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Is It Possible to Remove Long-term Scars Completely? (photo)

I'm 25 years-old and I have many scars on one of my legs since I was about 5 or 6. The scars are white and flat. I'm not sure the reason why I have them either. Can someone please tell me if there is possible to remove them? If yes, what methods surgeons usually use to remove them as well as the estimate costs? Thank you so much for your time!

Doctor Answers (3)

White scars on the knees and legs

+1

These white and broad scars are difficult to treat.  I would begin by a series of fractional laser treatments to improve texture and camouflage color.

Web reference: http://www.surgery90210.com/cosmetic-dermatology/38/scar-revision.aspx

Los Angeles Plastic Surgeon
5.0 out of 5 stars 43 reviews

Subcision and Medical Microneedling Work Well For Improving Depressed, Off-Colored Scars

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Although mature scars are, by definition, permanent, there are fortunately ways to significantly improve their appearance regardless of whether they resulted from injury, infection or surgery.

When treating atrophic scars, i.e. those that are depressed below the level of the skin surface, attention must be given to the two primary aesthetically detracting aspects of these scars: the depression itself and the off-white or ivory discoloration of the surface. If the surface textrue is also crinkly or crepey, this too, must be addressed.

Subcision, which takes only minutes to perform, is a procedure carried out under local anesthetic. Once numbed, a small sterile needle is inserted below the scar and moved in all directions in order to break up the abnormal, fibrous collagen bands of scar tissue that are pulling the surface downward and causing the depression. Freed from its bonds, the surface of the scar is able to float upward toward the surface. Moreover, the procedure stimulates new, normal collagen formation (neocollagenesis) and this fresh collagen then serves as a natural buttress to hold the scar surface level with the normal surrounding skin. Optimal results are generally obtained after a series of two to four  treatments spaced at six week intervals.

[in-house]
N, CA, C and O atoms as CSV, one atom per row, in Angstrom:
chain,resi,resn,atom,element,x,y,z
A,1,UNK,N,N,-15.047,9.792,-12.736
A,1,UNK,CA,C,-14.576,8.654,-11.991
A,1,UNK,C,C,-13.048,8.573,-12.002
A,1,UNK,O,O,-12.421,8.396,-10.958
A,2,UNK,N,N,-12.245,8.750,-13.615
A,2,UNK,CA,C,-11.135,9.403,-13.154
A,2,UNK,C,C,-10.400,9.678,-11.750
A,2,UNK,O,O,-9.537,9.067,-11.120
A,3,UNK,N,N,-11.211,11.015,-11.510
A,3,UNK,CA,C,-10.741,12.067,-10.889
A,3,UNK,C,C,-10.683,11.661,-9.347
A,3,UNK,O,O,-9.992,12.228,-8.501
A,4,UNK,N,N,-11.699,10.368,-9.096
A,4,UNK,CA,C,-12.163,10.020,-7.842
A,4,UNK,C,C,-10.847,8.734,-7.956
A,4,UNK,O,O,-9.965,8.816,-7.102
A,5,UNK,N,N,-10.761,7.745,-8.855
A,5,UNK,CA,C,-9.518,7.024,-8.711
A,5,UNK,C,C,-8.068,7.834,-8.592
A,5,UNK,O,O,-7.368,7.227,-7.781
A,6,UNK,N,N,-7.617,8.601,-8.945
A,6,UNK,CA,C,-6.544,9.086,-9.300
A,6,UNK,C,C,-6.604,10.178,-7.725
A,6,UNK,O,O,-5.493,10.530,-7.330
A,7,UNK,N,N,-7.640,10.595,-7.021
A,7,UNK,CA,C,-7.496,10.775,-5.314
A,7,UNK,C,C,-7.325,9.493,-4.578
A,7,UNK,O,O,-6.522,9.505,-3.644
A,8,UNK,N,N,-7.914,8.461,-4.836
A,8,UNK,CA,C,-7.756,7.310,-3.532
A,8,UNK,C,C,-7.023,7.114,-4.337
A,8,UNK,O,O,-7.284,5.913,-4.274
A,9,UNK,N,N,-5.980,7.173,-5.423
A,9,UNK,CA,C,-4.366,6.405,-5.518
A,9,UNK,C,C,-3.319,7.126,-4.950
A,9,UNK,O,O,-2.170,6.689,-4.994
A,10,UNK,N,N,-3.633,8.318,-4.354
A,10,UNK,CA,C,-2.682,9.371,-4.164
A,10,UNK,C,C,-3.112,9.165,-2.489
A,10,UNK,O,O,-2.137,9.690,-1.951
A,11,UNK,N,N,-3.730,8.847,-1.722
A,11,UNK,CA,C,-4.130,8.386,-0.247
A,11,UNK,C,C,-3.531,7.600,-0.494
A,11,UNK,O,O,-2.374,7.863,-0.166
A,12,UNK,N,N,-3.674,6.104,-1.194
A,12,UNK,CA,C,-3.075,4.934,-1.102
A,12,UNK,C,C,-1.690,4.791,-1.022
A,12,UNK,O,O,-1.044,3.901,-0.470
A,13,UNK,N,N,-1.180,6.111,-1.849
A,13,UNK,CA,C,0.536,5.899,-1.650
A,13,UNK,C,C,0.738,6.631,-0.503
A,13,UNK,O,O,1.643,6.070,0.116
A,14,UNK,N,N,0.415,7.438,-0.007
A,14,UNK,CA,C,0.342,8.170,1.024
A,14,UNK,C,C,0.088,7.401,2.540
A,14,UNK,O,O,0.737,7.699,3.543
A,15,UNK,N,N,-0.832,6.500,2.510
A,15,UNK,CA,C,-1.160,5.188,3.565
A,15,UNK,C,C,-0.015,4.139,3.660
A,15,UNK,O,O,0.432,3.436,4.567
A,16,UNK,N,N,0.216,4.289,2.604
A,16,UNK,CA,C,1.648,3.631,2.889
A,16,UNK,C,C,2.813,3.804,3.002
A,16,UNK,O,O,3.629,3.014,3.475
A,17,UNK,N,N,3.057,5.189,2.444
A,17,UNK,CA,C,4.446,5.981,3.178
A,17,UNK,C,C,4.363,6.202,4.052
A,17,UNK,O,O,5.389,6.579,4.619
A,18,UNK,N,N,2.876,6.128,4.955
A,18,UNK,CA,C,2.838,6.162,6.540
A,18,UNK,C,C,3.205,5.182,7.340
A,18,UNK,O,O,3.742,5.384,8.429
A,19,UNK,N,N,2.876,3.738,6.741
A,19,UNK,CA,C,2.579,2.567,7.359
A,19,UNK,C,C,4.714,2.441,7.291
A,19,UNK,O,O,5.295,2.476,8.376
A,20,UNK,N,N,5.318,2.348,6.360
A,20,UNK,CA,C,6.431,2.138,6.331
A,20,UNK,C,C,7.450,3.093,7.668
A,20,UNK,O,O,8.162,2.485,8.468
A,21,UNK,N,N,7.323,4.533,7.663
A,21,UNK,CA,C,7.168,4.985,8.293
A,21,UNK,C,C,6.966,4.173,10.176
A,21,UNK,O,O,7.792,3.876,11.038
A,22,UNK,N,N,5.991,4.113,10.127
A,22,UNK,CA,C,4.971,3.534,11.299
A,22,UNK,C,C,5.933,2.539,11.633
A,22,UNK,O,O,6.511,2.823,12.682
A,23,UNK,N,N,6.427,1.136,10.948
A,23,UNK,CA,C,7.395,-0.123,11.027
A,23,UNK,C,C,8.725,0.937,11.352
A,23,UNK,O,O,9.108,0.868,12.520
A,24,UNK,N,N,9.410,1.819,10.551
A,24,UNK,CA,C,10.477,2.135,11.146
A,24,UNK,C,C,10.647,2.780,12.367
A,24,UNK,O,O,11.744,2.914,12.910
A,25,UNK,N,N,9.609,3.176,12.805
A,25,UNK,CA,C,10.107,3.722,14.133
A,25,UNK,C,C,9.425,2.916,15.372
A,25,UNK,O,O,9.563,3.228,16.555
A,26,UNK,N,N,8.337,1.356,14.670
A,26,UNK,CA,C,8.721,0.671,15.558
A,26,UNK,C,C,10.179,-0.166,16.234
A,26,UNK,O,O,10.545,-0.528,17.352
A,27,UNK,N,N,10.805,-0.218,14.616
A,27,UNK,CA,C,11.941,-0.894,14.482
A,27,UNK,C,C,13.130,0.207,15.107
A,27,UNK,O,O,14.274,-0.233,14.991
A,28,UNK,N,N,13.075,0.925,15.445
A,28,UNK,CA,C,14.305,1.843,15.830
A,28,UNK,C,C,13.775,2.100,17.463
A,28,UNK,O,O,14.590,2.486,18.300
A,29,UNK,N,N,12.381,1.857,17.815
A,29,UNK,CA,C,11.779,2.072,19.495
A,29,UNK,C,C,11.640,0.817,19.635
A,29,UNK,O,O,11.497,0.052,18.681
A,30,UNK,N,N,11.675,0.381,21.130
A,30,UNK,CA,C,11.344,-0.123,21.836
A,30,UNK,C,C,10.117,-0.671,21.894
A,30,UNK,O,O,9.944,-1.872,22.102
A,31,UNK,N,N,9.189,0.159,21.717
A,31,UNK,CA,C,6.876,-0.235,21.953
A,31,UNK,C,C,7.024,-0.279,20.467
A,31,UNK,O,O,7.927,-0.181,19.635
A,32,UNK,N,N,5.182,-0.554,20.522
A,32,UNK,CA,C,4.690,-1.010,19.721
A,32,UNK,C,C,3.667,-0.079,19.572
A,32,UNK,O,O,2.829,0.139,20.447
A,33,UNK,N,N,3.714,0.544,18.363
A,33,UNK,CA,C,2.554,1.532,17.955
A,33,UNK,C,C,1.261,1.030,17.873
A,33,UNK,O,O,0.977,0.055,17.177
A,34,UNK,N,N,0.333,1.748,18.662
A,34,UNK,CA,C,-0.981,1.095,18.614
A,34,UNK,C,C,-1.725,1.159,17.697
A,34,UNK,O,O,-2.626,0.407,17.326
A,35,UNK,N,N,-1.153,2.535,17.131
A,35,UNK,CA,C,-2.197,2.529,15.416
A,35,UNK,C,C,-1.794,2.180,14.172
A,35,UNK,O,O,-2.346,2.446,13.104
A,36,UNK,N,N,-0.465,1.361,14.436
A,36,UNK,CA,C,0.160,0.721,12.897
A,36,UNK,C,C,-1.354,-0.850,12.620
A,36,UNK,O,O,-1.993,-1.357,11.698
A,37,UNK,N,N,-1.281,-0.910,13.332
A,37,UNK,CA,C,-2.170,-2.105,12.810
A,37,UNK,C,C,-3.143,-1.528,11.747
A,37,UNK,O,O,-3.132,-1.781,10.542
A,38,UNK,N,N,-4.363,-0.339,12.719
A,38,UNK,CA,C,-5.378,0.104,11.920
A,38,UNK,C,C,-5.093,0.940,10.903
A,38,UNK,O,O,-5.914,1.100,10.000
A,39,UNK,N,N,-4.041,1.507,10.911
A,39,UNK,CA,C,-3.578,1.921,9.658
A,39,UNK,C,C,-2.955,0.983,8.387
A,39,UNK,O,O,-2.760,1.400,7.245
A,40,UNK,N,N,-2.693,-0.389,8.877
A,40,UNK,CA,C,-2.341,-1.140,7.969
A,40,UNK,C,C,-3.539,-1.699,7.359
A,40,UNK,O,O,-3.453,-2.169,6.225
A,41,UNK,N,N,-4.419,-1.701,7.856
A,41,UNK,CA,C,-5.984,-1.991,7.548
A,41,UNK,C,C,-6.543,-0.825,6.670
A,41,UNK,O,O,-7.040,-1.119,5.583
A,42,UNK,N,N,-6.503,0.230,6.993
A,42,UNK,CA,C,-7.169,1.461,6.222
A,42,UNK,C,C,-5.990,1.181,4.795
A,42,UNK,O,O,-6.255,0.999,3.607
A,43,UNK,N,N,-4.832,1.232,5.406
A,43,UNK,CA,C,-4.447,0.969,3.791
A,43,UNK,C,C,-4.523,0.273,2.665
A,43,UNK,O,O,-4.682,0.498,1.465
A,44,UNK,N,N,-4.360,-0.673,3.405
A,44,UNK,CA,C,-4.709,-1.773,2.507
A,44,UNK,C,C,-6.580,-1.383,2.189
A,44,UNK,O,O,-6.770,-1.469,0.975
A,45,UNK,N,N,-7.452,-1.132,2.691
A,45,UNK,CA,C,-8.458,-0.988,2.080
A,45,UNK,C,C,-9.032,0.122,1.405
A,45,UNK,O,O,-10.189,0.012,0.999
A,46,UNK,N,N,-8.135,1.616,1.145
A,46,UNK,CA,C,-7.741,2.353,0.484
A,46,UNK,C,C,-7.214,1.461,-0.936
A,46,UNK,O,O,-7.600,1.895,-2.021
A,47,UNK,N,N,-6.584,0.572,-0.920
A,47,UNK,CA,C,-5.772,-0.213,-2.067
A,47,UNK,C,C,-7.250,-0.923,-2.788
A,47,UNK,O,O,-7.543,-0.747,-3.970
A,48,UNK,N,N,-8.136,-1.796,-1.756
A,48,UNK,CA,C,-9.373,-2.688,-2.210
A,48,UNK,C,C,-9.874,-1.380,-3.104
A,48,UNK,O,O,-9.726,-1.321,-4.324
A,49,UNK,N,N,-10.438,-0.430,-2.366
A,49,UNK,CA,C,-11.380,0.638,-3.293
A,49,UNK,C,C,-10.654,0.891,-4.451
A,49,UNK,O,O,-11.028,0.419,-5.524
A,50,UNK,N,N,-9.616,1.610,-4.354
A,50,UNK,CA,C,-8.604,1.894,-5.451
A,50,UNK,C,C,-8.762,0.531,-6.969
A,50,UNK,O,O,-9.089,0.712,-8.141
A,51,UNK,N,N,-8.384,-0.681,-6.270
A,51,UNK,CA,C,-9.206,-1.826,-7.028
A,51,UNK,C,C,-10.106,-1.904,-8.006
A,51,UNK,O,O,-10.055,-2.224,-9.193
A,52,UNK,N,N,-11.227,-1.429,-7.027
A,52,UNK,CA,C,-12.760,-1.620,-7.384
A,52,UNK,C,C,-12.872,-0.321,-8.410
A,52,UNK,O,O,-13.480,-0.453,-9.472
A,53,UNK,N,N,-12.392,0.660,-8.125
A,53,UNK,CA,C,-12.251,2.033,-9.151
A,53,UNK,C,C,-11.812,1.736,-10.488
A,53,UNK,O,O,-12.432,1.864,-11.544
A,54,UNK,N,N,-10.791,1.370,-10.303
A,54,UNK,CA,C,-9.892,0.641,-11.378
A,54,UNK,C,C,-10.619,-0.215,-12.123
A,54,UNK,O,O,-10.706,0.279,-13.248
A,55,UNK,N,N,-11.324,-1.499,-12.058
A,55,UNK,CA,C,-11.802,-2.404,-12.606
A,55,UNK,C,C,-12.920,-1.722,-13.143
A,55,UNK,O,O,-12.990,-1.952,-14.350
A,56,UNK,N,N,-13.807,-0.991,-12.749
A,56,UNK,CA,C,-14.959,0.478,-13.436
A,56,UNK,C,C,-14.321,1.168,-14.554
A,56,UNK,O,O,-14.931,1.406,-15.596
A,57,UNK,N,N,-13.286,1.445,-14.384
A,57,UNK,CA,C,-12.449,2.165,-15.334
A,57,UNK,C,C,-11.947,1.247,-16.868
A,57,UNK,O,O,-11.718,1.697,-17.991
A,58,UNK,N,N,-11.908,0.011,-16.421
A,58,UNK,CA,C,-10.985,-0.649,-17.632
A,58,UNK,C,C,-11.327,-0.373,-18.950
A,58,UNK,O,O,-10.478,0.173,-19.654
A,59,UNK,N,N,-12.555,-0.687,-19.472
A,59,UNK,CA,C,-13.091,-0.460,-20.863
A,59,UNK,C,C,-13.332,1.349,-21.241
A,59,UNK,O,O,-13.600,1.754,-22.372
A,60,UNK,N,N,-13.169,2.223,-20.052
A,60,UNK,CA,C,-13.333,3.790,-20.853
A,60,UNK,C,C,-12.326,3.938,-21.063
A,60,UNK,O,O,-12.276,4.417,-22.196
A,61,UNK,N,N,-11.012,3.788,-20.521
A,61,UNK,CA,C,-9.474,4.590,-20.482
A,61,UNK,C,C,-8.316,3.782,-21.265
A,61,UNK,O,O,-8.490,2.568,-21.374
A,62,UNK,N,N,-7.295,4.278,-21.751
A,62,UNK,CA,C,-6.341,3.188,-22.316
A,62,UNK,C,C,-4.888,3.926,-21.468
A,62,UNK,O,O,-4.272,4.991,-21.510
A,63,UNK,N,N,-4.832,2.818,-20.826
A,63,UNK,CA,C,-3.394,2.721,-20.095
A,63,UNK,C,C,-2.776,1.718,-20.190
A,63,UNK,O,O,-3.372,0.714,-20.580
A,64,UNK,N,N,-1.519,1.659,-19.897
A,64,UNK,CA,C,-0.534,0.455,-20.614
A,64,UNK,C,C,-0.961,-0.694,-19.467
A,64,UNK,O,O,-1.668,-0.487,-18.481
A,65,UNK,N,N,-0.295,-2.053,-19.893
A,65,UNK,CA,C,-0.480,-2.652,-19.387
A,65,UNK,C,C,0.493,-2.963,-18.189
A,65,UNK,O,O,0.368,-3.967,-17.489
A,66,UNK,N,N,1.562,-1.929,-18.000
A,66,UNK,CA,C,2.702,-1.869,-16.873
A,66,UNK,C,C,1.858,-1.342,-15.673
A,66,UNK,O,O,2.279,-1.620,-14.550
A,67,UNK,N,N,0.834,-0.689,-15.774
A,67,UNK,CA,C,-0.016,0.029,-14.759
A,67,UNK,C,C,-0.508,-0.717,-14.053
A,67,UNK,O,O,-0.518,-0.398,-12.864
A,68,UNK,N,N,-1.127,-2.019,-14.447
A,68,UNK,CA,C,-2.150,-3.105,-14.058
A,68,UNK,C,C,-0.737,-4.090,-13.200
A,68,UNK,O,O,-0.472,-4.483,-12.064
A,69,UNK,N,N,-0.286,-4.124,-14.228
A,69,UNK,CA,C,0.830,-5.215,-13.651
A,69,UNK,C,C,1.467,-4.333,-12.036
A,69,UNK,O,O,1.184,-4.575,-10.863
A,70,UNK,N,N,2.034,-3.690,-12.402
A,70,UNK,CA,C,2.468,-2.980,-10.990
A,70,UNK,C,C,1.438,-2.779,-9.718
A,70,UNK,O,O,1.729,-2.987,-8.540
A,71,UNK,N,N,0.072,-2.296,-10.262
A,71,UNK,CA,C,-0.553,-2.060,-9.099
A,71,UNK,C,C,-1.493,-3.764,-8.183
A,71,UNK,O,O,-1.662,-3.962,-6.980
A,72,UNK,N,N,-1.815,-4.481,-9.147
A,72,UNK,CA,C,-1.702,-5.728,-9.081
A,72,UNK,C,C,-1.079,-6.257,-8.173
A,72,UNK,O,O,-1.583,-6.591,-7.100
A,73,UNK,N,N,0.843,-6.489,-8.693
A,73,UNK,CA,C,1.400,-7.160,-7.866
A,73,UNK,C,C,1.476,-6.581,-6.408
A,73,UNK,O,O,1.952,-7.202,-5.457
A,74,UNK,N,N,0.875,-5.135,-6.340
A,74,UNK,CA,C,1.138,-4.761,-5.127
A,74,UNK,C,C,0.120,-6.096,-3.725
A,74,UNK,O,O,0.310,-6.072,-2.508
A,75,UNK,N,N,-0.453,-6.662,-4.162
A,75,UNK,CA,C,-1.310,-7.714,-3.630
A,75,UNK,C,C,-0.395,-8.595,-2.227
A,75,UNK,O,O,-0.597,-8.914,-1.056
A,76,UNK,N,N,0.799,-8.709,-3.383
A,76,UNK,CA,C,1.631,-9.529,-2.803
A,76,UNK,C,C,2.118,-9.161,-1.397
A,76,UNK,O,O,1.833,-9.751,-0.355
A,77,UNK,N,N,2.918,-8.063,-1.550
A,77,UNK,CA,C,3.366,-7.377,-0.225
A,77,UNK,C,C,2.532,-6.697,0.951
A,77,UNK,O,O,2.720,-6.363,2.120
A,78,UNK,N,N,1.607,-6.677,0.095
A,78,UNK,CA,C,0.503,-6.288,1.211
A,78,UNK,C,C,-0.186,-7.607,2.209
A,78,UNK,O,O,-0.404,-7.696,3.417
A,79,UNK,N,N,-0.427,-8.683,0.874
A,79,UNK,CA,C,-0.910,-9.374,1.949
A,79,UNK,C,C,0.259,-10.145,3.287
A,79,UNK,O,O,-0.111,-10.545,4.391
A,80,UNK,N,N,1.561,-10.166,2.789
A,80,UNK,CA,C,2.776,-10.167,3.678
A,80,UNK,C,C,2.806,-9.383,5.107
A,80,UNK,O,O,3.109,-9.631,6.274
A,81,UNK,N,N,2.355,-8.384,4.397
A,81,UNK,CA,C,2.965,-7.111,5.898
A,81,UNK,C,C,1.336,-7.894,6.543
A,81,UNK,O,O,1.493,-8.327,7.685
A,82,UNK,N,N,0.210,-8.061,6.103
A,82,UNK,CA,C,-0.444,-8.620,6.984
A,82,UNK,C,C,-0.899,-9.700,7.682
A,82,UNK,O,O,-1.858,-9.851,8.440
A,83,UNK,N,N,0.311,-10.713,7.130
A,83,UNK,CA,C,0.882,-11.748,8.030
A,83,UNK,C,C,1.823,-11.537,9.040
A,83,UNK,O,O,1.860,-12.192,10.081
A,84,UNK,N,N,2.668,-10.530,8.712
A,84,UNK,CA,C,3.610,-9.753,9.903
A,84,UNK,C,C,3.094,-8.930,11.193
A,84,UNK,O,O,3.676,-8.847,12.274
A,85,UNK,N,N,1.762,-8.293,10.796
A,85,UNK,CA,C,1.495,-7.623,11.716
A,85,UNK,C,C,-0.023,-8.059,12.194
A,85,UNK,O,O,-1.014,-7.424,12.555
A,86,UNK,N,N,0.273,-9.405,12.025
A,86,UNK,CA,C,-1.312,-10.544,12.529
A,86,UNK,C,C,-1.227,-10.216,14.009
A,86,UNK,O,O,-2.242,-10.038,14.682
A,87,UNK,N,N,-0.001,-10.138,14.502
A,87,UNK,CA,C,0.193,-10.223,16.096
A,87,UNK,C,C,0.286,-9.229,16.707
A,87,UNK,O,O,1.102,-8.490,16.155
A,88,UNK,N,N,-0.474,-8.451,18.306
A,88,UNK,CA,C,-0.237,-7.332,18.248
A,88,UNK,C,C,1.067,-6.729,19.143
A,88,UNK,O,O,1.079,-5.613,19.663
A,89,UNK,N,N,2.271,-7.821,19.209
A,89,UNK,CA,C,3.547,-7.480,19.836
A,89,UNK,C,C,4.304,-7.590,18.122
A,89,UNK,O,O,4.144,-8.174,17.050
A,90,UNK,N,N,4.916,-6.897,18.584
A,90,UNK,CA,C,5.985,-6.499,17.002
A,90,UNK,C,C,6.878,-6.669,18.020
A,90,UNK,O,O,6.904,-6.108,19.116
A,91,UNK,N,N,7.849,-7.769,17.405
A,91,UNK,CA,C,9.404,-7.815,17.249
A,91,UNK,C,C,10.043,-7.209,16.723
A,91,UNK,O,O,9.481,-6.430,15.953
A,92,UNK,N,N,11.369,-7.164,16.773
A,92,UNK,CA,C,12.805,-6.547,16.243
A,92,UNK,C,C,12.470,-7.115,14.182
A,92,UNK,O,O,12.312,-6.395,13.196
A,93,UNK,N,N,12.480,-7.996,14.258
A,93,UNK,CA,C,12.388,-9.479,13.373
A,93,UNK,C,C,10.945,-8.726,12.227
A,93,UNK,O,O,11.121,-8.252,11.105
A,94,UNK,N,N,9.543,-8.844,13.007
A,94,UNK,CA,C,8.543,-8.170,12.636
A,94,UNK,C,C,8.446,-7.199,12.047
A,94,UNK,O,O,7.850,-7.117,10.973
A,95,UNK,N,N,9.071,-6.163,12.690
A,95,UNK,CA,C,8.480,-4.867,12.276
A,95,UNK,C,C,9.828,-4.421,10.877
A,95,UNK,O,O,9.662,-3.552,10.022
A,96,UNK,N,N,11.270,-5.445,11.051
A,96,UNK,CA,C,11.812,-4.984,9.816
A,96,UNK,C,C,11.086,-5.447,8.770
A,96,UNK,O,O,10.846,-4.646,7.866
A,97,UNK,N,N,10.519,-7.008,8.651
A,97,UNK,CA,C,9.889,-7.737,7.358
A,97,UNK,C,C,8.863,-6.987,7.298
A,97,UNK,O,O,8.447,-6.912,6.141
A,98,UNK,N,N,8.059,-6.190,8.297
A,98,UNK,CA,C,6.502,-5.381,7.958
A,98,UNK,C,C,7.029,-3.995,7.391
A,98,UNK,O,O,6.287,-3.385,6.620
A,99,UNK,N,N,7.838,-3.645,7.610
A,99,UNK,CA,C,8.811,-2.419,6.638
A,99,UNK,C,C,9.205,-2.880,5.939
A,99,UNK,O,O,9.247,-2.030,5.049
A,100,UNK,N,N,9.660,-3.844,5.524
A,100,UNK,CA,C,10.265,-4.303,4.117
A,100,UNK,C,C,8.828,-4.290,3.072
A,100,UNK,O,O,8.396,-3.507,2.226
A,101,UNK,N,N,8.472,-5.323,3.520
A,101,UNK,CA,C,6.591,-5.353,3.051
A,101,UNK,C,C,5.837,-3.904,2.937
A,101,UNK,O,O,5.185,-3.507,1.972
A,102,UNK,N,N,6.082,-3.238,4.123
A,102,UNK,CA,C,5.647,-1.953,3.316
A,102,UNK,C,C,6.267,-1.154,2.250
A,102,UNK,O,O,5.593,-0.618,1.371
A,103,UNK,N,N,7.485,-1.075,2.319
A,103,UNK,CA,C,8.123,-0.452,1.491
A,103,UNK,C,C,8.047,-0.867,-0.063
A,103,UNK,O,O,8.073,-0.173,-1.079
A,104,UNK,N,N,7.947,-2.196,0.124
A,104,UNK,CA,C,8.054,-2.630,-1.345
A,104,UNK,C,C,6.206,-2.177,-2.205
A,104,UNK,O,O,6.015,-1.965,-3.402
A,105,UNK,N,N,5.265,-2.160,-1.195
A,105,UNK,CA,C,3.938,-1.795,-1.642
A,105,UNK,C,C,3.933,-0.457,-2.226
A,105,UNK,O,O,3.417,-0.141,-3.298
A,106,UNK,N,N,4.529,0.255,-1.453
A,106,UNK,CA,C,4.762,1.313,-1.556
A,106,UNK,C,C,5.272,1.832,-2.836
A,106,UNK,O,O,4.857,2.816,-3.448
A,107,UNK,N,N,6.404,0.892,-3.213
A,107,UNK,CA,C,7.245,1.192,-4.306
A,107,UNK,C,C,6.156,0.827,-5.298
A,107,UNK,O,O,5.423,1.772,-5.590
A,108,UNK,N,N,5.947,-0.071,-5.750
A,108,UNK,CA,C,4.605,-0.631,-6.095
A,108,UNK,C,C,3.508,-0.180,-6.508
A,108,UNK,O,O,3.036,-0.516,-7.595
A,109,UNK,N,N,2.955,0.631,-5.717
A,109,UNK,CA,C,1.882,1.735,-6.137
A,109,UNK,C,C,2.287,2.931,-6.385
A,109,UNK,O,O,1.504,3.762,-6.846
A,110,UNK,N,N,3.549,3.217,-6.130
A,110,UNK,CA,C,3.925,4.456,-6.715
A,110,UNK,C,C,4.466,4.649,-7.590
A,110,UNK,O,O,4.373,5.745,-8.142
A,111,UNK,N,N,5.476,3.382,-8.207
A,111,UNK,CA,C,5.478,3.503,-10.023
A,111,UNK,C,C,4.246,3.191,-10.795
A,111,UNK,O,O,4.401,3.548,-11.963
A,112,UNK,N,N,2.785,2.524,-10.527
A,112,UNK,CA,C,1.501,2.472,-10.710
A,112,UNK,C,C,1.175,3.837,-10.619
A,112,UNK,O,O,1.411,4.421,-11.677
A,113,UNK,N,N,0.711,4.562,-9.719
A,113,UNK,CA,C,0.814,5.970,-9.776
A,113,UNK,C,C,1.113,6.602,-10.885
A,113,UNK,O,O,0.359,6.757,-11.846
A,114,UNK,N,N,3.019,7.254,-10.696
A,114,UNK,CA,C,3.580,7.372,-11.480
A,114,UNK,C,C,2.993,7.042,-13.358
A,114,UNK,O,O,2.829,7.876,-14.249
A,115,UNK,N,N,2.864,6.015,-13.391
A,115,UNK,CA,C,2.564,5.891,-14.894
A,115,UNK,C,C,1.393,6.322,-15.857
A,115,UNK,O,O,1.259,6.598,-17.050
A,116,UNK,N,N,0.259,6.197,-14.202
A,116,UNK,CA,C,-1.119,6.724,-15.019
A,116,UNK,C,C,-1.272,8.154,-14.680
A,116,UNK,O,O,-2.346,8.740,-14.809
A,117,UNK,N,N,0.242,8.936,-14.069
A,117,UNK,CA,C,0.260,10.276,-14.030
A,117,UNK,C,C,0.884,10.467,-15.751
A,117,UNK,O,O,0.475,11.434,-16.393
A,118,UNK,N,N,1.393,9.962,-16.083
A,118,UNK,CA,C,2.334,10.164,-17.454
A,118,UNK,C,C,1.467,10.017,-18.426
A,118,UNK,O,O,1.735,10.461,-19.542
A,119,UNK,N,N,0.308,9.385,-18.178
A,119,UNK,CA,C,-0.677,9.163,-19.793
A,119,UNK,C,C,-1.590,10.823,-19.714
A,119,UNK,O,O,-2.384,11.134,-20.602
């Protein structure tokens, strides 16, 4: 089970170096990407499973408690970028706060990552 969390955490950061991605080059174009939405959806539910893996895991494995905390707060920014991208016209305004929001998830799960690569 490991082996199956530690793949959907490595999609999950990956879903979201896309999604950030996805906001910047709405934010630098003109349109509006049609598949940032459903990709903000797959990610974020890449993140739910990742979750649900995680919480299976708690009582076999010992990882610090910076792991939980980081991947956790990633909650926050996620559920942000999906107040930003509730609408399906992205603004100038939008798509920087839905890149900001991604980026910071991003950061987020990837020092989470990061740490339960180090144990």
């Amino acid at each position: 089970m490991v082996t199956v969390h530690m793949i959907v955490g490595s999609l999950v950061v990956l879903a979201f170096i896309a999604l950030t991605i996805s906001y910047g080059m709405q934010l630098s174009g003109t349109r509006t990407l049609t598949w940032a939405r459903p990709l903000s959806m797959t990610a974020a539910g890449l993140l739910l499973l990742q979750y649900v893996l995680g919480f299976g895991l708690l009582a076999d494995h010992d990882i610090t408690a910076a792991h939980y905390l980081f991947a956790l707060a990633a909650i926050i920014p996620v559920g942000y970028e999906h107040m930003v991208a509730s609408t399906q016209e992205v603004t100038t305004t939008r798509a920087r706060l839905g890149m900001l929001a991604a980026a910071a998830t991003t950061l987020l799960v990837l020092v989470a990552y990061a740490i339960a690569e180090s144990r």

For many people, just smoothing the scar in this fashion (and eliminating the shading "craters of the moon" effect) is sufficient and gratifying improvement. However, when the ivory white or off-white scar appearance remains troubling, I have found that a series of medical microneedling treatments combined with the use of an agent to enhance new pigment formation may be helpful. 

Microneedling, which may be performed either manually with a roller or a motorized device using only topical anesthesia employs an array of needles that pierce the surface of the scar to break up the surface tissue and create microchannels. This, too, allows for new collagen formation, but also makes possible the transferring (auto-transplanting) of functioning pigment producing cells from the surrounding normal area into the scar area. When this is combined with the application of tyrosine, the essential chemical involved in natural pigment production, the process of repigmenting can be enhanced. Medical microneedling, too, yields best results when performed as a series of two to four treatment sessions at six week intervals.  

When desired, subcision may be performed at the same time as medical microneedling in order to hasten the process. 

Web reference: http://YoungerLookingWithoutSurgery.com

New York Dermatologic Surgeon
5.0 out of 5 stars 10 reviews

Can scars be totally removed?

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I can imagine that the scars disturb you but flat and white are things to be thankful for. Once the skin has been breached full thickness, there is always a scar. The knees, elbows, shoulders, etc. scar worse than other body areas because of the constant tension on the joints. If the white marks on your leg did not arise from a laceration, then you should see a dermatologist to evaluate whether there is another etiology. Best of luck!
New York Plastic Surgeon
5.0 out of 5 stars 8 reviews

These answers are for educational purposes and should not be relied upon as a substitute for medical advice you may receive from your physician. If you have a medical emergency, please call 911. These answers do not constitute or initiate a patient/doctor relationship.

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